Introducing the New 1stMarinerBank.com

by Stacy Tharp 26. June 2012

As you've probably noticed, 1st Mariner Bank has made some changes to its website and blog.  Hopefully you've gotten a chance to explore some of our website's new features and benefits. Either way, here is a quick tour of what our new site has to offer:

 

To access your online banking account, click on the Secure Login button on the home page and enter your Log-in ID.

Our updated branch and ATM locator helps you find the branch or ATM nearest you. You can find information about your local branch by checking out our unique branch pages.

Use the top menu links to help you navigate to the information you're looking for.

Using the left-hand navigation menu, you can find specific information about our products and services.

The new 1stMarinerBank.com offers a variety of banking resources to help you stay informed and reach your financial goals.

 

Now that you've been formally introduced, explore all of the new benefits on your own!

Mom, You Want Me to Put My Money WHERE?

by Stacy Tharp 1. June 2012

Let's face it - putting money in a savings account isn’t exactly the most exciting thing to do with your hard-earned cash, even for adults.  If you find it difficult to motivate yourself to save, imagine how kids feel about saving.  Here are some tips on how to help motivate your kids to save money and become financially responsible individuals:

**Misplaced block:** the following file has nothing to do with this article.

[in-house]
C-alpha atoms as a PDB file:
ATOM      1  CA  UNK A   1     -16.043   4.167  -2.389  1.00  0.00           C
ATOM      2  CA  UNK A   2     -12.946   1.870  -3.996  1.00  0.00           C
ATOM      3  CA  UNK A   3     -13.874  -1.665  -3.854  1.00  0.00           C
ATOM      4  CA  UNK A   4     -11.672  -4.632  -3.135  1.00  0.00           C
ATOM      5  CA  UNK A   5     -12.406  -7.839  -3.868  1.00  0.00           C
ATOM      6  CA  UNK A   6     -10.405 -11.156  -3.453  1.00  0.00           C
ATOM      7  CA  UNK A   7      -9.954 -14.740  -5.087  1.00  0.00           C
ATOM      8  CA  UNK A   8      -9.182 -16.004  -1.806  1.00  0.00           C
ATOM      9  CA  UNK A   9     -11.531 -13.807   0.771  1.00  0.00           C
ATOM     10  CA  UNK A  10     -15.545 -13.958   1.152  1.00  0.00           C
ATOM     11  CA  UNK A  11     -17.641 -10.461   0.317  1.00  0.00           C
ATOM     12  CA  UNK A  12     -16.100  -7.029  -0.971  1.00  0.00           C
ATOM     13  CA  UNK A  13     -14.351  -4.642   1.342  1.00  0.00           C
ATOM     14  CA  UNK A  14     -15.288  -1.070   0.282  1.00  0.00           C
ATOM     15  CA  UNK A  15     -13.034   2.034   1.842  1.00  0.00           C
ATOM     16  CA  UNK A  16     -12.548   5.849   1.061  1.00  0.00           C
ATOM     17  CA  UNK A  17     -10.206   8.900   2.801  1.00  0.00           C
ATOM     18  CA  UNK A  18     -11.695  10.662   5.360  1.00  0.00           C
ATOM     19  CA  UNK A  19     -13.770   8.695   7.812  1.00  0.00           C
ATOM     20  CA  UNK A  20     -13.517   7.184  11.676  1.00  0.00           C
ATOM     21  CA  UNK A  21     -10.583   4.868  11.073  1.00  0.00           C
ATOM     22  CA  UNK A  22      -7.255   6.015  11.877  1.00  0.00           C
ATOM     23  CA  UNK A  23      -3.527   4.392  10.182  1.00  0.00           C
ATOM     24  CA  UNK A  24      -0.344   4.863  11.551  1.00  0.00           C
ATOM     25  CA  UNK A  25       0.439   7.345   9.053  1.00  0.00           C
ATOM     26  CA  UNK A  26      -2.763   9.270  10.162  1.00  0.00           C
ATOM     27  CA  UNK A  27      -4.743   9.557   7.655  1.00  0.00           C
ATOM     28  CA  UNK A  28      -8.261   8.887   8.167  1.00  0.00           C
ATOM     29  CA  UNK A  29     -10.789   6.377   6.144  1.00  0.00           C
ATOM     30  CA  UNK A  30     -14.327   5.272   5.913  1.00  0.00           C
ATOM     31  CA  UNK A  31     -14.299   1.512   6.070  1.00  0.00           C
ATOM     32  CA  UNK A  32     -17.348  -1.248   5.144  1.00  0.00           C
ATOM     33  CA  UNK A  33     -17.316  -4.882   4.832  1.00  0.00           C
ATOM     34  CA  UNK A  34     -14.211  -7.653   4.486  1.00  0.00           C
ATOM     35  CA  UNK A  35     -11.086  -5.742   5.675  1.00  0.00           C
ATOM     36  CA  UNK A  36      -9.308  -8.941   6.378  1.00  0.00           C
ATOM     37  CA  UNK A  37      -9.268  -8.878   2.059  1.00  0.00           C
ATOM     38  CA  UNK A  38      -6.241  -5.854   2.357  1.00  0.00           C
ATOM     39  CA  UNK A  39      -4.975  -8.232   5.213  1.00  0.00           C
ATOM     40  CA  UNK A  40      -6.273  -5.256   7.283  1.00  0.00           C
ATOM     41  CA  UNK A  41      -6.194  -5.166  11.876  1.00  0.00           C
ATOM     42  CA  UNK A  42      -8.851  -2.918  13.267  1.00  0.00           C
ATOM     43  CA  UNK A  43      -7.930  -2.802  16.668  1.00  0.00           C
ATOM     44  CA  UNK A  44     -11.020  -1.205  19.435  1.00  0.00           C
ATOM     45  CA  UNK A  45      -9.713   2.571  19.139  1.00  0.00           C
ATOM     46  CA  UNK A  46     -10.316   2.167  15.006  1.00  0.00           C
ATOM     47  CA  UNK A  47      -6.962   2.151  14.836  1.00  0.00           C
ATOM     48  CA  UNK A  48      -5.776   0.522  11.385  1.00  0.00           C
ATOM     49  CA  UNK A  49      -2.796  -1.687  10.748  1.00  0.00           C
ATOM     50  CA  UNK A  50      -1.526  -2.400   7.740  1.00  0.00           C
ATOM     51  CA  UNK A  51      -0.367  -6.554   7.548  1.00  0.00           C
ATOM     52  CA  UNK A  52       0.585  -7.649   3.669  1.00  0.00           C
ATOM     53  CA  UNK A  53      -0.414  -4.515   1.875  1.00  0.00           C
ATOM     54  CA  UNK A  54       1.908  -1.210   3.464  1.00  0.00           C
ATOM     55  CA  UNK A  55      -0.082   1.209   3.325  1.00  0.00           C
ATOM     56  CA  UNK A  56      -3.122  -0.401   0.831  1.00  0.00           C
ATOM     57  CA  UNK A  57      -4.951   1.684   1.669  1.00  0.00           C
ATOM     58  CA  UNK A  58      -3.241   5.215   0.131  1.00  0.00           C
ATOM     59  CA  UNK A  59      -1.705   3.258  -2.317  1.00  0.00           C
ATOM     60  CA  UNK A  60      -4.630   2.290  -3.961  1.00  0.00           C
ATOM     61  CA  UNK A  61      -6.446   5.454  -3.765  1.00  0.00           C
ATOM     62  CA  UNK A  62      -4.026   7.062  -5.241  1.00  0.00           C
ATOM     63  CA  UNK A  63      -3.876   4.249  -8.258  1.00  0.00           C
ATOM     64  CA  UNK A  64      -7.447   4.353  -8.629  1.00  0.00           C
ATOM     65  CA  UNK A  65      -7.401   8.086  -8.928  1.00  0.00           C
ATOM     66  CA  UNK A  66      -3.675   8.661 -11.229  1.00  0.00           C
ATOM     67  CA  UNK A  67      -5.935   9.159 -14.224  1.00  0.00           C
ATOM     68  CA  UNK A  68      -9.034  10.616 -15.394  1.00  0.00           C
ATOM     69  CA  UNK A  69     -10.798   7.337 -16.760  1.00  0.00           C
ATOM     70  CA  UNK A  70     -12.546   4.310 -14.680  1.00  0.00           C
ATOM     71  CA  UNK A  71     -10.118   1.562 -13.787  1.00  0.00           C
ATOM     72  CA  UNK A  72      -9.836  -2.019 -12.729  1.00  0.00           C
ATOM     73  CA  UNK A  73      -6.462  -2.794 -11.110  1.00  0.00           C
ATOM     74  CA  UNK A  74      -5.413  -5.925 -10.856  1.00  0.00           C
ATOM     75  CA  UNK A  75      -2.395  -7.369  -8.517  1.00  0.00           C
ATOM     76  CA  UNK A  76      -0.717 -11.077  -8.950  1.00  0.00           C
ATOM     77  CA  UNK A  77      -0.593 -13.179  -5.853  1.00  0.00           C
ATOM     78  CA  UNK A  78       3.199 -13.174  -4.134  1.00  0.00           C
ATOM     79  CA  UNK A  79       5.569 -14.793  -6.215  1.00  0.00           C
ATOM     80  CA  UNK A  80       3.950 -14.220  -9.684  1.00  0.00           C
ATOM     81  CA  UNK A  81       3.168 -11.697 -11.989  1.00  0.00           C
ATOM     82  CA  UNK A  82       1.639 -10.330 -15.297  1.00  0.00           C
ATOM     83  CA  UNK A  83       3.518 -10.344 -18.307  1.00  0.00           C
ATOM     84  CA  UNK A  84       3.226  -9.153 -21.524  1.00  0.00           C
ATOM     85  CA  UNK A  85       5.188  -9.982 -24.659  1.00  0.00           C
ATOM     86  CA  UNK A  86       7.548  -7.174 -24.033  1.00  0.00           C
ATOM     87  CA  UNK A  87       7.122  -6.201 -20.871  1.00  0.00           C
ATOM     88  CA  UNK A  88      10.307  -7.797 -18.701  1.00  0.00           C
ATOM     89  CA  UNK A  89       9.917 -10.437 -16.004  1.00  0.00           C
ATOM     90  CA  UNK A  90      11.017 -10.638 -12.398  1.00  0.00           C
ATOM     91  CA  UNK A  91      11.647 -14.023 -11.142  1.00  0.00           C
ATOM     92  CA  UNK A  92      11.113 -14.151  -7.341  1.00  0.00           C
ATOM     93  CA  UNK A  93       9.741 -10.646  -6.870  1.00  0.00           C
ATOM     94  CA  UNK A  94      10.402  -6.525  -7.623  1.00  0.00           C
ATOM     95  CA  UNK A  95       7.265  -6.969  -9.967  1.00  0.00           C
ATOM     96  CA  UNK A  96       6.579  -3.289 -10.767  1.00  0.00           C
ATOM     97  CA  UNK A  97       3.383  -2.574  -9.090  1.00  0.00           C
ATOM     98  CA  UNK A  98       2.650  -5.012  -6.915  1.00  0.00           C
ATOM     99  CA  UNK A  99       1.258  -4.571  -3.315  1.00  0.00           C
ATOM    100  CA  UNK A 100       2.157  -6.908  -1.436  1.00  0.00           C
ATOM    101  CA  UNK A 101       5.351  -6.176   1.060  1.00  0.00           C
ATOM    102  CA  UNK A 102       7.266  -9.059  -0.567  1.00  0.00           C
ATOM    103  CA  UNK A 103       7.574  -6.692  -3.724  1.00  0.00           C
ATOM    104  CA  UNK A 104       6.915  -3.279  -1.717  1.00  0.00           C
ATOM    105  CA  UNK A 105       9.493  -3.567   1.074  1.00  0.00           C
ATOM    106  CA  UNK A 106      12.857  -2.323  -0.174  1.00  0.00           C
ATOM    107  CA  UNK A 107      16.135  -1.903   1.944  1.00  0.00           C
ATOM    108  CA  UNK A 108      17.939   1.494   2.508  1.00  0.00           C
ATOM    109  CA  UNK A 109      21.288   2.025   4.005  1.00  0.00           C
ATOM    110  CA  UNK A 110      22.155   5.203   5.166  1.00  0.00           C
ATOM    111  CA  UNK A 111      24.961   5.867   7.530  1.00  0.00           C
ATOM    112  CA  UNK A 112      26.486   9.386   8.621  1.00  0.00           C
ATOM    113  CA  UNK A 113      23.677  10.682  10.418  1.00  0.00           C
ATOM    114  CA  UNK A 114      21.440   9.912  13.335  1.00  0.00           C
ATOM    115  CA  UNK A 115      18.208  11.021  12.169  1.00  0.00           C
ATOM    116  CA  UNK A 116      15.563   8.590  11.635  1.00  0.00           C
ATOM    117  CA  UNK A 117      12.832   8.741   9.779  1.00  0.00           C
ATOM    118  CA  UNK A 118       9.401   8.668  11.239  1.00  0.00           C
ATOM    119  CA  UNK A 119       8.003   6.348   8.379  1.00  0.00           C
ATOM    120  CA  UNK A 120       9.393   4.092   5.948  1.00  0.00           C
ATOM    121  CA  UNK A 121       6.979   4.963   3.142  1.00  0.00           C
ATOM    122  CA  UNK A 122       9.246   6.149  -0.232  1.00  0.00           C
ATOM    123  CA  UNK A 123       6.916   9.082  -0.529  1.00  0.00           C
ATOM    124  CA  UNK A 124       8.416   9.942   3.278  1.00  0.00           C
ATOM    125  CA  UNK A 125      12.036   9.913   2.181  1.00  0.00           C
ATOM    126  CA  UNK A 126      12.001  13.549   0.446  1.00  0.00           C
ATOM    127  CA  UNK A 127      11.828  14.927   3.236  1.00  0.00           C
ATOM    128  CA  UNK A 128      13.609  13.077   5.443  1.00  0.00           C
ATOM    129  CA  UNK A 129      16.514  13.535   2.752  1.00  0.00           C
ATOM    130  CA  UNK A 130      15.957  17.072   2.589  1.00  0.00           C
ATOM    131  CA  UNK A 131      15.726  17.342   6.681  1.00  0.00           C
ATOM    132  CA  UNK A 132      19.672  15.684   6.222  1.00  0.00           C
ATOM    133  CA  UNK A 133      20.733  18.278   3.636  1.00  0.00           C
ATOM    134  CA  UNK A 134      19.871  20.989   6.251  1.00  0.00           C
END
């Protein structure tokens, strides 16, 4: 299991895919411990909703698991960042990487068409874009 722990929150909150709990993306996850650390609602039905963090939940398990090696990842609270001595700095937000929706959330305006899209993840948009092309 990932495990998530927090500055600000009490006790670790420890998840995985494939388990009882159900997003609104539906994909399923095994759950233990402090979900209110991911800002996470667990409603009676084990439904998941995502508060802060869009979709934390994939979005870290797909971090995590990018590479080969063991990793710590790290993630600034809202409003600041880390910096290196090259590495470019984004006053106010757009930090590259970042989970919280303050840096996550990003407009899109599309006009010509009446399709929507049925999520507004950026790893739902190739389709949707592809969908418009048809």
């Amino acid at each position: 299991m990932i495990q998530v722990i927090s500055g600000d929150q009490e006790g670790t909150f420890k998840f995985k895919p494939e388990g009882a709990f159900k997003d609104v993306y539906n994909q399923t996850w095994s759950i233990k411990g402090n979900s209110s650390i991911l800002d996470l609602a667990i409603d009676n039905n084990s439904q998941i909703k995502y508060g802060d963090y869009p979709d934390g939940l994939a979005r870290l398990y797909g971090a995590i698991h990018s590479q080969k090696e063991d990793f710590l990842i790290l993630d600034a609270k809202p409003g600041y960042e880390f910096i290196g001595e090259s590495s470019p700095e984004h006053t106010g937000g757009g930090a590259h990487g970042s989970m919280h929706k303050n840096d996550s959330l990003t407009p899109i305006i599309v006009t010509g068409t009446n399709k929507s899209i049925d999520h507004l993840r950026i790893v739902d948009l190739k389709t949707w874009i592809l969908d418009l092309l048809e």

1) Give your kids a weekly allowance and help them set a budget.

Have your kids agree to an amount that they should save weekly and the amount they can spend on whatever they want for the week.

 2) Give your kids a reason to save.

Don’t just make your kids save money for the sake of saving money or “because you told them so.”  Help your kids set goals for themselves.  If there is a toy your child wants, make him or her earn it with his or her savings.  Or, find a charity that your kids would be interested in helping, and have their savings go to that charity.

 3) Use visual aids.

Visual aids are great tools to use for young children to help them see the benefits of saving.  For example, give your kids two transparent piggy banks or jars, and have them put the agreed upon amount of allowance in these “savings accounts”.  Pay your kids a set percentage of interest in the second piggy bank or jar.  Your kids will be able to literally see their savings accounts grow, and they will be able to see the money they earned by simply putting their money in the “bank.”

 4) Open a savings account.

Once your kids are older and understand the concept of saving, open a savings account for them at your local bank.  Take your kids to the bank each week to deposit their money rather than doing it for them, and have them look at their deposit receipts and bank statements so they can see how their accounts are growing.

5) Match your kids' savings.